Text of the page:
The Daily
 In the news  Indicators  Releases by subject
 Special interest  Release schedule  Information

Environment Fact Sheets: Government spending on environmental protection in Canada, 2008 to 2016

Warning View the most recent version.

Archived Content

Information identified as archived is provided for reference, research or recordkeeping purposes. It is not subject to the Government of Canada Web Standards and has not been altered or updated since it was archived. Please "contact us" to request a format other than those available.

Released: 2018-06-05

Canadian General Government expense on environmental protection

$12.6 billion


33% (since 2008) increase

(period-to-period change)

The spending on environmental protection of the Canadian General Government (CGG)—federal, provincial-territorial and local governments together—totalled $12.6 billion in 2016, up 33% compared with 2008. Despite the upward trend, spending on environmental protection showed little to no growth from 2010 to 2015.

Environmental protection is 1 of 10 Canadian Classification of Functions of Government (CCOFOG). It includes programs for waste management, waste water management, pollution abatement, protection of biodiversity and landscape, and other types of environmental protection programs (classified as "environmental protection not elsewhere classified").

On a per capita basis, CGG spending on environmental protection was $348 in 2016. By comparison, the CGG spent $4,627 per capita on social protection and $4,626 per capita on health.

CGG spending on environmental protection was directed primarily at waste management and waste water management. Overall spending was up for both categories from 2008 to 2016, with waste management up 42% and waste water management rising 35%.

Spending on pollution abatement programs for air, land, water, noise and radiation varied from 2008 to 2016. The highest spending level was $3 billion in 2010, while 2015 had the lowest level at $1.4 billion.

Spending on the protection of biodiversity and landscape rose 24% from 2008 to 2016, to nearly $1.5 billion.

  Note to readers

Canadian General Government (CGG) combines federal government data with provincial-territorial and local government data, but excludes data for the Canada Pension Plan and Quebec Pension Plan.

Provincial–territorial and local government (PTLG) includes provincial and territorial governments, health and social service institutions, universities and colleges, municipalities and other local public administrations, and school boards.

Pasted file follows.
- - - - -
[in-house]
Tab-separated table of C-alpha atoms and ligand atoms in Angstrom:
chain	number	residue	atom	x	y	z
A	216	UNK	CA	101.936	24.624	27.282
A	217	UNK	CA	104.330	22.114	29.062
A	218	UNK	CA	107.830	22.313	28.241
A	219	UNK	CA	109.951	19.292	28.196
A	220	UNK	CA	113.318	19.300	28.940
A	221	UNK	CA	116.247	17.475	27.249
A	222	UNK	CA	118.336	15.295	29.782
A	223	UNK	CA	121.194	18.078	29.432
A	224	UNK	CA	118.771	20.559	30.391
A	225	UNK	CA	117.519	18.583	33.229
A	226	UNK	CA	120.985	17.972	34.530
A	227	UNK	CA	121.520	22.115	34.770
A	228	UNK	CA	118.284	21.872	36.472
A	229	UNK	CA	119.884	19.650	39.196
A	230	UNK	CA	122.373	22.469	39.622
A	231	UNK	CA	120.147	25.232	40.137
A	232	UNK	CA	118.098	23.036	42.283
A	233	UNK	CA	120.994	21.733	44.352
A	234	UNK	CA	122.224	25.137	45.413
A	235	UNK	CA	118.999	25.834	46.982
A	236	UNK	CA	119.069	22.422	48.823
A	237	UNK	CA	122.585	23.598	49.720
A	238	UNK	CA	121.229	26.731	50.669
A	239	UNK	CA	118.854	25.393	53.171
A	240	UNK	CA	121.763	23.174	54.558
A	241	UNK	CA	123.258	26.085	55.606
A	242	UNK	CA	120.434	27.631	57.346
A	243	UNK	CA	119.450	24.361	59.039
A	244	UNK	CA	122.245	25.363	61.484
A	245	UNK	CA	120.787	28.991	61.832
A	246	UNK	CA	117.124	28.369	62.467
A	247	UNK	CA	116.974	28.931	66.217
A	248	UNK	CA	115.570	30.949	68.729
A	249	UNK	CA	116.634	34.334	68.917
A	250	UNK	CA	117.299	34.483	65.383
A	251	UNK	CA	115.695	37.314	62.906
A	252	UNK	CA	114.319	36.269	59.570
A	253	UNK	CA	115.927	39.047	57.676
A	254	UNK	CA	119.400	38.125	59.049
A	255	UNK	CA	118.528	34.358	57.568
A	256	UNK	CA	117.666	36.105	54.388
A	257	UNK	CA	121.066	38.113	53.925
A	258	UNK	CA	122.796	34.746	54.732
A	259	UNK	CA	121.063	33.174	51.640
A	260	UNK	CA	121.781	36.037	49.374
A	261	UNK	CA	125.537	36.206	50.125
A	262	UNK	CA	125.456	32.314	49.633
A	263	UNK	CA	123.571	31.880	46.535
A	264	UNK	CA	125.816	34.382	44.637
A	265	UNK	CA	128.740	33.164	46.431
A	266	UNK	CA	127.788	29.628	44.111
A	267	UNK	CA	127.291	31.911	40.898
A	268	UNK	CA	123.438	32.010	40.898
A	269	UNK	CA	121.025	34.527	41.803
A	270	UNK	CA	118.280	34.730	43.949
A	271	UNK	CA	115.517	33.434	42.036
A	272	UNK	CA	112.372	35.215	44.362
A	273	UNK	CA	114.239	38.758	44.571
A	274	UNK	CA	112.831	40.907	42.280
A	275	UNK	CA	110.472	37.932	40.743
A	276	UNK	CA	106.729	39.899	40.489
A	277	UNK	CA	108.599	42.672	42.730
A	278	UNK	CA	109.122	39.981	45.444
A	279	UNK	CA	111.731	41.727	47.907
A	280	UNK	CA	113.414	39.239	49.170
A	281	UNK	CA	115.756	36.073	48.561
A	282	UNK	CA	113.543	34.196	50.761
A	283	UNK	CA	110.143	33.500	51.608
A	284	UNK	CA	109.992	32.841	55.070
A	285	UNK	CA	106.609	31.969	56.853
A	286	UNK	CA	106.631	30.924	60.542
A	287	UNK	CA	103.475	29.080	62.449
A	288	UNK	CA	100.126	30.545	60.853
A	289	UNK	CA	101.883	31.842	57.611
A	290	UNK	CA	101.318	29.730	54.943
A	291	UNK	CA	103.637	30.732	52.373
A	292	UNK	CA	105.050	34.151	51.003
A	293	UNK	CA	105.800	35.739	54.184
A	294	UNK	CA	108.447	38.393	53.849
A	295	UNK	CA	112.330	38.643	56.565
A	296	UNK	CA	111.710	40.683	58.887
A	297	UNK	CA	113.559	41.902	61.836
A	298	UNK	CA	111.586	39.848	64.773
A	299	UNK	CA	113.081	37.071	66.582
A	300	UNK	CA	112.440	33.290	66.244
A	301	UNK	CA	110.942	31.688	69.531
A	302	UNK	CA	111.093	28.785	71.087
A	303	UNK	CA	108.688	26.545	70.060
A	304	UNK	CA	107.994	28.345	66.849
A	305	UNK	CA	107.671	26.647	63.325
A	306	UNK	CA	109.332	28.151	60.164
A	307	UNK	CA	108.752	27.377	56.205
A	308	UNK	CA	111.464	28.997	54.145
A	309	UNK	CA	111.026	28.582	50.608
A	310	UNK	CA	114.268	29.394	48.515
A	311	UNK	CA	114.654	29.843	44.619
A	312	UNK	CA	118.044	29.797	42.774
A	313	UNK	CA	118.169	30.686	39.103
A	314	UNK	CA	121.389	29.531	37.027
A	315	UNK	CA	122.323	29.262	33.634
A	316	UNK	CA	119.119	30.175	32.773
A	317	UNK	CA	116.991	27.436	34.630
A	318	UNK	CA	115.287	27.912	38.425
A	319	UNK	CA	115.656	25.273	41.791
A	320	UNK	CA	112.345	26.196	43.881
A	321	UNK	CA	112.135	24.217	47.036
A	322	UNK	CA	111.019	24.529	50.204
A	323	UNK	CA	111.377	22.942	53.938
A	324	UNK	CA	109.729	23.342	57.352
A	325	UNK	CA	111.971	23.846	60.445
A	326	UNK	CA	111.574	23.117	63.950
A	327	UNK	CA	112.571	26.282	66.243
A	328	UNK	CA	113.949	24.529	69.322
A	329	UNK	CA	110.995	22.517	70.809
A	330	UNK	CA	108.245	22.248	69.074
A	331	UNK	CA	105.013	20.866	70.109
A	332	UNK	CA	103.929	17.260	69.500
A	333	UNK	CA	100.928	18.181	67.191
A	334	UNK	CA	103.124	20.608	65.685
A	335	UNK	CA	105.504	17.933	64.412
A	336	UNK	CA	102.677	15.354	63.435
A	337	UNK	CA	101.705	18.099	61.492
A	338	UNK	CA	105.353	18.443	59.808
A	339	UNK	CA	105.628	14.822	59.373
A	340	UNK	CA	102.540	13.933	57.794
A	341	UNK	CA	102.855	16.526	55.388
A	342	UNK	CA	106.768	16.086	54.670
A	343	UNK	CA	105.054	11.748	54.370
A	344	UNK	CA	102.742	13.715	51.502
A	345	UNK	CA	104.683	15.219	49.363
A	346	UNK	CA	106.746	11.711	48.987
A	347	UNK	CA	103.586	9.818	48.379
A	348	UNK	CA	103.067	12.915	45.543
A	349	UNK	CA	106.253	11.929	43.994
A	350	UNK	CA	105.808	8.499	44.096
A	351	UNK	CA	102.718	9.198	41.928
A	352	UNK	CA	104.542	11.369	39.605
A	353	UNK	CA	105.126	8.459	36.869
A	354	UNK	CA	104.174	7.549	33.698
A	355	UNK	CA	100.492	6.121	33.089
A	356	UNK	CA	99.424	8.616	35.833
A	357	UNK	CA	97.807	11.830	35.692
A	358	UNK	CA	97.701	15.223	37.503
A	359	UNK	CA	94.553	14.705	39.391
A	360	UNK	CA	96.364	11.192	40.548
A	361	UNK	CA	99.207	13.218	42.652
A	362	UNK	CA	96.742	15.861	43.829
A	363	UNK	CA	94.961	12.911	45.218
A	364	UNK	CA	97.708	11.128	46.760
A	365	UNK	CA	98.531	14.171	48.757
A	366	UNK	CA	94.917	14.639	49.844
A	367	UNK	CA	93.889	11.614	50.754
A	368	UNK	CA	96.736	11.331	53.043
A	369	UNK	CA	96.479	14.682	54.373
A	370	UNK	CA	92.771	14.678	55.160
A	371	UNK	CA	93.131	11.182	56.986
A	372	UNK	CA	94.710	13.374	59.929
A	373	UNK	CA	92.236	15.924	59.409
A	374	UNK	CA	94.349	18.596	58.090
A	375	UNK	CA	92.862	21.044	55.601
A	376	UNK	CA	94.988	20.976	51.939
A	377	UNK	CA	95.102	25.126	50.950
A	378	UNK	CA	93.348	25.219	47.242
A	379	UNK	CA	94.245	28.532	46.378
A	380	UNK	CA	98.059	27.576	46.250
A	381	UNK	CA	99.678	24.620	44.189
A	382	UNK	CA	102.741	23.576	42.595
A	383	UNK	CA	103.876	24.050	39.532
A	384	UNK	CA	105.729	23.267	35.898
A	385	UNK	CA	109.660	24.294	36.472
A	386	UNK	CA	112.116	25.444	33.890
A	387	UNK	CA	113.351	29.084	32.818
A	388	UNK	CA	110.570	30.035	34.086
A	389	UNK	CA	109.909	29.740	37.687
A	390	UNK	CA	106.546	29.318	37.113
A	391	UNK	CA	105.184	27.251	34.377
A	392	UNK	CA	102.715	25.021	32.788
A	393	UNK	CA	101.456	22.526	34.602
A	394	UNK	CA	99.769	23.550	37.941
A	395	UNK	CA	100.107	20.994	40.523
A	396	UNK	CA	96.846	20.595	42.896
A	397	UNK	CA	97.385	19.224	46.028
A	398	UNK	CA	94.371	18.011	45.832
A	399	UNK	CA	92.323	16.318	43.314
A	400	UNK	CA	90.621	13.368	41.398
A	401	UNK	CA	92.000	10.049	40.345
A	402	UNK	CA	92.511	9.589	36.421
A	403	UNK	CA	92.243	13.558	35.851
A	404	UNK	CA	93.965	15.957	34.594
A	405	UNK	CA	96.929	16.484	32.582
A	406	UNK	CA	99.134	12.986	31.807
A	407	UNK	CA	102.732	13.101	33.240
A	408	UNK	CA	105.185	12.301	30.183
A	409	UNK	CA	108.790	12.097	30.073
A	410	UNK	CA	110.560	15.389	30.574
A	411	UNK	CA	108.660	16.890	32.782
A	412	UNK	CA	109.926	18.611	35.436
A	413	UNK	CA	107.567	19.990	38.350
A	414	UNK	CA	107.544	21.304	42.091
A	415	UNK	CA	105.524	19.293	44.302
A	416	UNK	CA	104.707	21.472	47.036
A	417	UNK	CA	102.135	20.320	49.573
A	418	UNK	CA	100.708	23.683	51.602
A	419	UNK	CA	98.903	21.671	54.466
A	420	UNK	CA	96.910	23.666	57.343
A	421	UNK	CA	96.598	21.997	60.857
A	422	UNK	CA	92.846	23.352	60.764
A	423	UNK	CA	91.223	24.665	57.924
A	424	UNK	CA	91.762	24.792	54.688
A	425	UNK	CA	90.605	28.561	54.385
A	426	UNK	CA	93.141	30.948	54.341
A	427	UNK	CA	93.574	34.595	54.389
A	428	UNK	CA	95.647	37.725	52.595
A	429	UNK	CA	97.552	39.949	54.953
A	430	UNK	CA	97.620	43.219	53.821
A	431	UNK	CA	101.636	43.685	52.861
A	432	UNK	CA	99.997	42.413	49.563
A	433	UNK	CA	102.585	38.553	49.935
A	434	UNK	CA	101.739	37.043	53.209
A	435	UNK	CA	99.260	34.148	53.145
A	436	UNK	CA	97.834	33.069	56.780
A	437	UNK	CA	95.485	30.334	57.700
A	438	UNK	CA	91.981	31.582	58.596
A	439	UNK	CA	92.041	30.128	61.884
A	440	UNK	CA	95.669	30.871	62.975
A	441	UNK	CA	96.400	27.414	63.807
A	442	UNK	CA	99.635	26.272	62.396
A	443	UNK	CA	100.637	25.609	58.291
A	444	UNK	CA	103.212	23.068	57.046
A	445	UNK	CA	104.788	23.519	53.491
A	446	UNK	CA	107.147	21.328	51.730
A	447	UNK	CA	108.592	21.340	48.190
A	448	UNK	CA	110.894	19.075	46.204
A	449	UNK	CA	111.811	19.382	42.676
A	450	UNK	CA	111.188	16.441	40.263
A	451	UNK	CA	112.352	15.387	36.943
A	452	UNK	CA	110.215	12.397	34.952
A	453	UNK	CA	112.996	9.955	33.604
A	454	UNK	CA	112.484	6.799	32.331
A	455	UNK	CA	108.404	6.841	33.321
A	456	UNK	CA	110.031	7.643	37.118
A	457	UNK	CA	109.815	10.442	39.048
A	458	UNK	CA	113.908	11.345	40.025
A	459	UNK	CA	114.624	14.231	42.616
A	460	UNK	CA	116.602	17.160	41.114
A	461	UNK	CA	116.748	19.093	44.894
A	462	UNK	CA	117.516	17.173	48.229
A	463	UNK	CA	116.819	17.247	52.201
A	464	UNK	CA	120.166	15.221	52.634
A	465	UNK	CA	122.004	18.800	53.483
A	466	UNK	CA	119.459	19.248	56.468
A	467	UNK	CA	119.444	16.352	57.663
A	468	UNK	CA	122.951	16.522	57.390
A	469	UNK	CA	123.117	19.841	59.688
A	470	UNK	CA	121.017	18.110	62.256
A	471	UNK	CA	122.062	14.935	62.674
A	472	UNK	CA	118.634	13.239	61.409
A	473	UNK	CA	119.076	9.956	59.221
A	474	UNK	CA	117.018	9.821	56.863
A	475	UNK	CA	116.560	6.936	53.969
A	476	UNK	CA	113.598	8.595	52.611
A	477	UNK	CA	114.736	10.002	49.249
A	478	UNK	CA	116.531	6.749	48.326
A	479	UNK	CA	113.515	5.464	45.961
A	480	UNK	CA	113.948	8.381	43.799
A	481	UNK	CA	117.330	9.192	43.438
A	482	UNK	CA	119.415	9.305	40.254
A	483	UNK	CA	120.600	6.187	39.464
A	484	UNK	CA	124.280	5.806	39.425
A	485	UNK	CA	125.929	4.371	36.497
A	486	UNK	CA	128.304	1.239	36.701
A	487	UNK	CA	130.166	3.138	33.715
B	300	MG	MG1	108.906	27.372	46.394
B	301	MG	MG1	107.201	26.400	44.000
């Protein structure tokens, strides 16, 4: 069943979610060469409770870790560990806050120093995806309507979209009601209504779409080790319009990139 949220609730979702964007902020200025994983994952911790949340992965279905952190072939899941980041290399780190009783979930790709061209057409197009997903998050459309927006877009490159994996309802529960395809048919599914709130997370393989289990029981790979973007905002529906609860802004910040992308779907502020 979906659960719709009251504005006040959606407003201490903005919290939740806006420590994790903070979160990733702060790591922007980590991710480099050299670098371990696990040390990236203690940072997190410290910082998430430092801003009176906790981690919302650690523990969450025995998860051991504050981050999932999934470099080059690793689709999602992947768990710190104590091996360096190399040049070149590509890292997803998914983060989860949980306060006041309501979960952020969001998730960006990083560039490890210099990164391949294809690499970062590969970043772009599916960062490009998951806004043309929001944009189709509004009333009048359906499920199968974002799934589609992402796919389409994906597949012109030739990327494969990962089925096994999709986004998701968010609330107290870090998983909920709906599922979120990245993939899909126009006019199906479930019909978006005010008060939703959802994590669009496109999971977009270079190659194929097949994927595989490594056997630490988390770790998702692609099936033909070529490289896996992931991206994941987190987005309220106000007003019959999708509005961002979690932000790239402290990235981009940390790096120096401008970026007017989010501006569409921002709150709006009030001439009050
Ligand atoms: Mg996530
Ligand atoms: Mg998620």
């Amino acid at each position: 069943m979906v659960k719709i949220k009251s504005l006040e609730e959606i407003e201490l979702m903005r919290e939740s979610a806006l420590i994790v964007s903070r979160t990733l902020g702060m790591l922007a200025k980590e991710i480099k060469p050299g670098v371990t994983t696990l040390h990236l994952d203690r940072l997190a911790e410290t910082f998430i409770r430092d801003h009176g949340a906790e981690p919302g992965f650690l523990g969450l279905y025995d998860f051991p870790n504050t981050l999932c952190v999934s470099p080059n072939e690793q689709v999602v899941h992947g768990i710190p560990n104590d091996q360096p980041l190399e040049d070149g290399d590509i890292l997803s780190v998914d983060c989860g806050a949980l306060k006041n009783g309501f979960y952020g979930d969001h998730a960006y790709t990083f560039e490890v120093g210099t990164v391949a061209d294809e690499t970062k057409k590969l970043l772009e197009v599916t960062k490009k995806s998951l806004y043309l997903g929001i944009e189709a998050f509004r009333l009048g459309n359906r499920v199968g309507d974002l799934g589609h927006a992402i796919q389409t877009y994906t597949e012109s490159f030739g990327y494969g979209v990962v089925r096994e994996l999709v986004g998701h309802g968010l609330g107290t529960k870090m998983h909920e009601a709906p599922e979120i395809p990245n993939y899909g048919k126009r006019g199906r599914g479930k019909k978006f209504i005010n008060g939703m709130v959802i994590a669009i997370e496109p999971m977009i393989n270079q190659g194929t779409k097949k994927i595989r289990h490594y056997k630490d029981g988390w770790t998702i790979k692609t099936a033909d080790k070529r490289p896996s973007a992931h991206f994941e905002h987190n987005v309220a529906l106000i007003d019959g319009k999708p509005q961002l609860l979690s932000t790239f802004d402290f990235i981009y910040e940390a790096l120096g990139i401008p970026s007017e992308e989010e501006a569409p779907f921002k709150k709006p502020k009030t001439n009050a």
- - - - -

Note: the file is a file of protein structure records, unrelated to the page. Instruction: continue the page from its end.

CGG expenses include compensation of employees, use of goods and services, subsidies, grants, and social benefits among other expenses.

Environmental protection not elsewhere classified includes expenses such as research and development (R&D), general administration, education specific to environmental protection, or programs with multiple environmental protection activities but could not isolate their main activity.

There are a total of 10 CCOFOG categories. The two examples, health and social protection, mentioned in the text are defined as:

Health: includes expenses for medical products, equipment, appliances, outpatient services, hospital services, public health services, R&D health and healthcare not elsewhere classified.

Social Protection: includes program expenses for sickness & disability, old age, survivors, family & children, unemployment, housing, social exclusion not elsewhere classified, R&D social protection and social protection not elsewhere classified.


The article "Government spending on environmental protection in Canada 2008-2016" is now available in the publication Environment Fact Sheets (Catalogue number16-508-X).

Contact information

For more information, or to enquire about the concepts, methods or data quality of this release, contact us (toll-free 1-800-263-1136; 514-283-8300; or Media Relations (613-951-4636;

Report a problem on this page

Is something not working? Is there information outdated? Can't find what you're looking for?

Please contact us and let us know how we can help you.

Privacy notice

Date modified: